UKRAINE'S parliament has named its new speaker as acting head of state to replace fugitive president Viktor Yanukovich.
In a hectic round of voting in the chamber, near where triumphant but wary protesters remain encamped on Kiev's main square, the president was stripped of his abandoned country home.
Its brash opulence has fuelled demands the Russian-backed, elected leader and his allies be held to account for corruption on a grand scale.
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EU officials said they were ready to help Ukraine, while Russia, its strategy of funding Mr Yanukovich in tatters, said it would keep cash on hold until it sees who is in charge.
Parliament-appointed security officials announced legal moves against members of the ousted administration and those responsible for sniper fire and other police attacks on demonstrators in violence that left 82 dead in Kiev last week.
A day after dismissing Mr Yanukovich with the help of votes from his own party, parliament handed his powers temporarily to Oleksandr Turchinov, who was elected speaker on Saturday.
An ally of newly freed opposition leader Yulia Tymoshenko, Mr Turchinov called for an interim prime minister to be in place by Tuesday to run the country until a presidential election on May 25.
Among contenders may be Ms Tymoshenko, 53, who lost to Mr Yanukovich in 2010 and was then jailed for corruption. She ruled herself out of the post of Prime Minister yesterday but may still have her eye on the top job of president.
Mr Yanukovich, 63, denounced what he called a "coup d'etat" reminiscent of Nazi Germany. He spoke on television on Saturday from what looked like a hotel room in a city near the Russian border after a flight he tried to board to Russia was prevented from taking off.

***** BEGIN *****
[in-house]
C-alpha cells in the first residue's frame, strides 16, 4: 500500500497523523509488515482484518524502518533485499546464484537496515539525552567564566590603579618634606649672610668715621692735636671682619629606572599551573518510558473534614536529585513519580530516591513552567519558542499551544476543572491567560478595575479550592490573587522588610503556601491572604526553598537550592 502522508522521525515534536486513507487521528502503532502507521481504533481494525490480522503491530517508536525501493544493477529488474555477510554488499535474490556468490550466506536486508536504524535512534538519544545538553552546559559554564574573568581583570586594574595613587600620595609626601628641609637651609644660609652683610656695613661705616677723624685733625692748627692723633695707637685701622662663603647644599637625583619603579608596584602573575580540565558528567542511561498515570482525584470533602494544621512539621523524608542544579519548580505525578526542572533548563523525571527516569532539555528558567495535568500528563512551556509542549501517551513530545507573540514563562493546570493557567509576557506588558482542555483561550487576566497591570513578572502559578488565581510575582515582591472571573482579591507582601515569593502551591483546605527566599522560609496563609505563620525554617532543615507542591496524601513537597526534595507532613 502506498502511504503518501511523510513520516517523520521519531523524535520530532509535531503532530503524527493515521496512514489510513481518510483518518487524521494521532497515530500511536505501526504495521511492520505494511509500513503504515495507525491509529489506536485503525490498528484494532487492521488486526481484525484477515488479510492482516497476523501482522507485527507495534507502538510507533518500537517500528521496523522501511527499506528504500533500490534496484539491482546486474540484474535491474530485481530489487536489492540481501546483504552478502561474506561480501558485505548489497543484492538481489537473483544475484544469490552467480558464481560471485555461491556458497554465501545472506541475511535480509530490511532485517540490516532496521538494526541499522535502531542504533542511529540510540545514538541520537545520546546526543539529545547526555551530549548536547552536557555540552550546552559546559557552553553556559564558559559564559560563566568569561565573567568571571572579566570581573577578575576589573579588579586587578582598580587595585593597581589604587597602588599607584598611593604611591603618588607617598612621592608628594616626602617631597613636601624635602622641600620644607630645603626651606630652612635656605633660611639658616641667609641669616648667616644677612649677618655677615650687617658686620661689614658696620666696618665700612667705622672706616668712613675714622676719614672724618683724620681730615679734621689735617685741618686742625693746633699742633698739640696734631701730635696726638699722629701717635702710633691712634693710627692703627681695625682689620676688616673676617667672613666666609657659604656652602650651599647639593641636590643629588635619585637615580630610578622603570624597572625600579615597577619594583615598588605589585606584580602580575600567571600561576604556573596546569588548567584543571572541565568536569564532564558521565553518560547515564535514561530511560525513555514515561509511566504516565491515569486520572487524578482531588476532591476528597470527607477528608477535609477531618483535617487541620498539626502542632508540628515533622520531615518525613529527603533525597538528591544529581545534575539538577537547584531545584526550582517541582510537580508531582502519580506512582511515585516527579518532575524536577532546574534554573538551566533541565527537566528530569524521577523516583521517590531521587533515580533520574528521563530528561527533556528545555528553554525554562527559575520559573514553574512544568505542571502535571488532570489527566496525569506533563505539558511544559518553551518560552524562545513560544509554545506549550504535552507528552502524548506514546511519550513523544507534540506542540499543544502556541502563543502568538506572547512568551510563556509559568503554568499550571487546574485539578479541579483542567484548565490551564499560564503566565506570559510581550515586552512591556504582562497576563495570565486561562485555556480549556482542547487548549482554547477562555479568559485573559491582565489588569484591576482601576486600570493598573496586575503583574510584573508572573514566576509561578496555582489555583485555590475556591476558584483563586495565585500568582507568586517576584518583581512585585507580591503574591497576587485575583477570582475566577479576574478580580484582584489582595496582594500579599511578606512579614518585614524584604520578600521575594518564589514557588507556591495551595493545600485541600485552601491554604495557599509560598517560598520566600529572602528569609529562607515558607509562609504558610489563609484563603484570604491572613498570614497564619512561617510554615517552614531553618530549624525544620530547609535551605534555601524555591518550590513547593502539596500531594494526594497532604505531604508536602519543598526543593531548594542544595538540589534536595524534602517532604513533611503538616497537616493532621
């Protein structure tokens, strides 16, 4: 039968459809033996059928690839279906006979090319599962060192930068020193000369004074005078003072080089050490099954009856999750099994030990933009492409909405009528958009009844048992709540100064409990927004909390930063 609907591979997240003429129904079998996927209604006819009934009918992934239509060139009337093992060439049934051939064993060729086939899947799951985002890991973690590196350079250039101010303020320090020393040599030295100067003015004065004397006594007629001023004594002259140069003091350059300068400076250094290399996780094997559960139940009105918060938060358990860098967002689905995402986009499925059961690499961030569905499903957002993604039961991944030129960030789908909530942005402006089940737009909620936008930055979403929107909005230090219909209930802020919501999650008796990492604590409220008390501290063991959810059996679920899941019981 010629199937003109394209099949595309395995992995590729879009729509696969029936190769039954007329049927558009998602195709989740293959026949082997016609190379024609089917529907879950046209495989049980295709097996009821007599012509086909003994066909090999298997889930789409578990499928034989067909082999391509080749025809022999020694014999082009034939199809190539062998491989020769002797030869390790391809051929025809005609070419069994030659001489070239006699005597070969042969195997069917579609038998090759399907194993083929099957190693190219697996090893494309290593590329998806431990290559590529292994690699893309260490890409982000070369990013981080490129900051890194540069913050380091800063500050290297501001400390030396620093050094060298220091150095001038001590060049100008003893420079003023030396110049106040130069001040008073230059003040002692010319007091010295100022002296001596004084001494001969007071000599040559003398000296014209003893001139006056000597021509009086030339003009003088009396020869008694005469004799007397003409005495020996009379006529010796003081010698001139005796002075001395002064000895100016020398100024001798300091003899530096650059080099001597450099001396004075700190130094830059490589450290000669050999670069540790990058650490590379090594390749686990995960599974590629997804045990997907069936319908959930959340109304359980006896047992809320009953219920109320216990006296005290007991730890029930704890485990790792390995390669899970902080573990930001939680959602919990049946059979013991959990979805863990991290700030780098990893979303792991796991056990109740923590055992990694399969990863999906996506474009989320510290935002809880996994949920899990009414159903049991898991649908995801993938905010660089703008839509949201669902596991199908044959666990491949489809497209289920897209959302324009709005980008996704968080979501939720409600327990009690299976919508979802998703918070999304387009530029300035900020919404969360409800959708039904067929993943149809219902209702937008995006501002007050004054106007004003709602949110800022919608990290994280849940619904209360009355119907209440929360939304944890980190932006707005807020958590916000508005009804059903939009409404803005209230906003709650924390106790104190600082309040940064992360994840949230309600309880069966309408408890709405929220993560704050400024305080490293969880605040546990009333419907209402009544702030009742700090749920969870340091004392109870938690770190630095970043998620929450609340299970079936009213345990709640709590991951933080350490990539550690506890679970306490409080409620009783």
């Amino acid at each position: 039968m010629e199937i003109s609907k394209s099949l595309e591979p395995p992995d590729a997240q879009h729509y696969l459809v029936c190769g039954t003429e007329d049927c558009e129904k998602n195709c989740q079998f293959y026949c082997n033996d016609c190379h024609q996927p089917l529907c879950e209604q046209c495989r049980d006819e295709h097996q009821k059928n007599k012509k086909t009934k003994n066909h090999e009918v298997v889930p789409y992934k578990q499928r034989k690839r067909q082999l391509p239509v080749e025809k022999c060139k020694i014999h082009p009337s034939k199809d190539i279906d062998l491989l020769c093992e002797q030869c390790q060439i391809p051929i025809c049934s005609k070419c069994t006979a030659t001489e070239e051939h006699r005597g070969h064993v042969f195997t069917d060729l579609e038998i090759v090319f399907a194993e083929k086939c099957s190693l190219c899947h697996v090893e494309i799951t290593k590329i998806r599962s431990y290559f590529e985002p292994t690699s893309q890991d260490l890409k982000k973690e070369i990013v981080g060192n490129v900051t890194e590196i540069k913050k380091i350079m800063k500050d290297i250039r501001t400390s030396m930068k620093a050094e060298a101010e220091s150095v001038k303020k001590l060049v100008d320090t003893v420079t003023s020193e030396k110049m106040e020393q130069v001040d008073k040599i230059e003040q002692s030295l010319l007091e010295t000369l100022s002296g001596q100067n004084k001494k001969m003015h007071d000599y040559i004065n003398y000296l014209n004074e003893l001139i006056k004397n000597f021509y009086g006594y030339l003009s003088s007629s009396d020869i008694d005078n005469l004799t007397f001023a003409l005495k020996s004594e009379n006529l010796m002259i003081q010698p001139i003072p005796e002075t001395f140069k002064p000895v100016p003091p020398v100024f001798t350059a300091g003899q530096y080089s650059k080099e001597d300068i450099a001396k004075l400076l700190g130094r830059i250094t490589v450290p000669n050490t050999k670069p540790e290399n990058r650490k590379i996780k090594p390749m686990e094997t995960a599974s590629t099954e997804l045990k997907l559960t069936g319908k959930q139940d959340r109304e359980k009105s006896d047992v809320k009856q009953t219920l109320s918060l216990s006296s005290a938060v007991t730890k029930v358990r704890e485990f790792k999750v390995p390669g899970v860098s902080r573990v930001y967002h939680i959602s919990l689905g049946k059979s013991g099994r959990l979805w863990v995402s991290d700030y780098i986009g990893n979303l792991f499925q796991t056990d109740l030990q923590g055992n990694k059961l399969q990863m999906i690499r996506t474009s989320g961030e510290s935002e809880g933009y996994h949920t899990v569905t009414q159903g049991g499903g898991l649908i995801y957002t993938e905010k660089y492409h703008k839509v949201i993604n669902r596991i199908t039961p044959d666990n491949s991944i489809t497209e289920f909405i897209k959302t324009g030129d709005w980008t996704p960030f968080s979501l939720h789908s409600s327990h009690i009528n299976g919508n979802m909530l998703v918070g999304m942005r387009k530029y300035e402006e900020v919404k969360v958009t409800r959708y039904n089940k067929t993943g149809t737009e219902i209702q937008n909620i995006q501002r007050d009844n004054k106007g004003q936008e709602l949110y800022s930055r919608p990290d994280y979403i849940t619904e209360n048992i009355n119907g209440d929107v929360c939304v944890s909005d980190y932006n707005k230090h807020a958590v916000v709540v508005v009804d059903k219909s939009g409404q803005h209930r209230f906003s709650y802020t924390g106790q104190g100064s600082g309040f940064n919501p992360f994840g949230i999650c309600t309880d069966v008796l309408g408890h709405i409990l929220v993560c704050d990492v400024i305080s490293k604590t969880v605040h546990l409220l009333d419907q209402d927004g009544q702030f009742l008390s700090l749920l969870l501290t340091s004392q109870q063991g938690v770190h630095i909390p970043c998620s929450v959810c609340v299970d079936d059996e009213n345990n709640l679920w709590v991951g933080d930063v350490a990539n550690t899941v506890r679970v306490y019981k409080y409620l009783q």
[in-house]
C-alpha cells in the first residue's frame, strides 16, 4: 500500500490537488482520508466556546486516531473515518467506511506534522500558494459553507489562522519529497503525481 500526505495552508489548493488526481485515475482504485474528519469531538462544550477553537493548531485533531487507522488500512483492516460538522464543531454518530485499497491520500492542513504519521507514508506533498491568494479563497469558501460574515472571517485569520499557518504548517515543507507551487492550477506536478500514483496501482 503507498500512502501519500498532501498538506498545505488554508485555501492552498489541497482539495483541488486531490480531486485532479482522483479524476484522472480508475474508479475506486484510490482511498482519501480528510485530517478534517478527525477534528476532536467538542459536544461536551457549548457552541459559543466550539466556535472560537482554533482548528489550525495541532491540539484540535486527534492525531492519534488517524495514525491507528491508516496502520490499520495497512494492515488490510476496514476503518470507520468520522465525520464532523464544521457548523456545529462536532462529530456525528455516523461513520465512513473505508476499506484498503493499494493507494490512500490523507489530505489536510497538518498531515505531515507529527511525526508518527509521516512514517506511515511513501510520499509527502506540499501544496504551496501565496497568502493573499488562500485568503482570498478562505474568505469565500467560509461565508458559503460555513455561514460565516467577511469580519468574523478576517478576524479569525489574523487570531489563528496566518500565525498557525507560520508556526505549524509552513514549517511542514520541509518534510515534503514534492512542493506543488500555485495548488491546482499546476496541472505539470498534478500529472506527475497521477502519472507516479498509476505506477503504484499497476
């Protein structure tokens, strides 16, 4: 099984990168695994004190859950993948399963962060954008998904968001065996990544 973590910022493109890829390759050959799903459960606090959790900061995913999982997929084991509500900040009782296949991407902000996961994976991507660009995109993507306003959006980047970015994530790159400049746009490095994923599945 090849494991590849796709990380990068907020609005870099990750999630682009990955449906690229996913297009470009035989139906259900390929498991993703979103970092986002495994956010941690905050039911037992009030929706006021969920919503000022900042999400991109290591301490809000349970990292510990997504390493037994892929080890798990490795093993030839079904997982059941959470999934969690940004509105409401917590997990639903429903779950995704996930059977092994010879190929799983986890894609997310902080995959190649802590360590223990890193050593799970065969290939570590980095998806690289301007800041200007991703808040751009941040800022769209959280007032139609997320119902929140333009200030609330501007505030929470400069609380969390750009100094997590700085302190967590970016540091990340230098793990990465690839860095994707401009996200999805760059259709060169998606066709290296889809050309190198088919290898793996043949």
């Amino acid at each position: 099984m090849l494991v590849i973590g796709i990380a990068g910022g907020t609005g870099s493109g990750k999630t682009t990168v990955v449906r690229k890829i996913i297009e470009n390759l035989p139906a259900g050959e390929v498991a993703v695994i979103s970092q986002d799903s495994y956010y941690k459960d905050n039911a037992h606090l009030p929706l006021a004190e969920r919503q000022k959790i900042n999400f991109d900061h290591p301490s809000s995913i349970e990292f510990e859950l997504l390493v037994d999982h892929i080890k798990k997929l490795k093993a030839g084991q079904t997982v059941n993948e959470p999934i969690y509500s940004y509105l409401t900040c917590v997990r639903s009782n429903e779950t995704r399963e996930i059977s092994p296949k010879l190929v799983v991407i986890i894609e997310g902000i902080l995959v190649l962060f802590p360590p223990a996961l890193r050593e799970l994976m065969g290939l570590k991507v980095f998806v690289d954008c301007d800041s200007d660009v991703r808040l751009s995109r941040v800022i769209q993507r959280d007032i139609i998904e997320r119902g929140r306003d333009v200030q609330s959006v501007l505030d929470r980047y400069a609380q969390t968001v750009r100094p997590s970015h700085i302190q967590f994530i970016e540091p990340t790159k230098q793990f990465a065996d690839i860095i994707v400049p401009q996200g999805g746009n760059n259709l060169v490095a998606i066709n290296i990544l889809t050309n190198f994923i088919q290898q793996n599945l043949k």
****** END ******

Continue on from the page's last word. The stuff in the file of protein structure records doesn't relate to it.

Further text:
With pro-EU protesters still controlling central Kiev, and crowds on the streets in other towns and cities, parliament is under pressure to demonstrate its authority across the nation and to calm fears of a split with pro-Russian regional leaders in the fallen president's eastern political base.
Vitaly Klitschko, a former world boxing champion and a leading figure in the uprising, said: "In these days the most important thing is to form a functioning government.
"Parliament is the last legal official institution in Ukraine. Nobody knows where the president is. We tried to find him all day yesterday. His location is unknown. He left the country without a president."
Even the president's Party of the Regions, backed by many of the wealthy "oligarchs" who dominate Ukraine's post-Soviet economy, seems to have given up on a wavering leader with whom Moscow had last week appeared to be losing patience.
Instability in Ukraine is a major concern for both Russia, where President Vladimir Putin supported the Yanukovich administration financially, and for the EU which had offered Ukraine a far-reaching trade pact Mr Yanukovich rejected in November.
It was that decision, taken after threats of retaliation from Moscow, which sparked the protests.
British Foreign Secretary William Hague warned Russia against undermining EU aid - a reference to its threats of trade sanctions last year - and against other intervention.
Russia docks its Black Sea fleet on Ukraine's Crimea peninsula - a region that, like Mr Yanukovich's home city of Donetsk and other industrial areas in the east, has many native Russian-speakers and strong cultural ties to Moscow.
Reflecting anger in Russia, where Mr Putin sees Ukraine as a key element in a future customs union, Foreign Minister Sergei Lavrov said: "Illegal extremist groups were refusing to disarm and in fact are taking Kiev under their control with the connivance of opposition leaders."
The acting prosecutor general told parliament an order had been given to arrest his predecessor.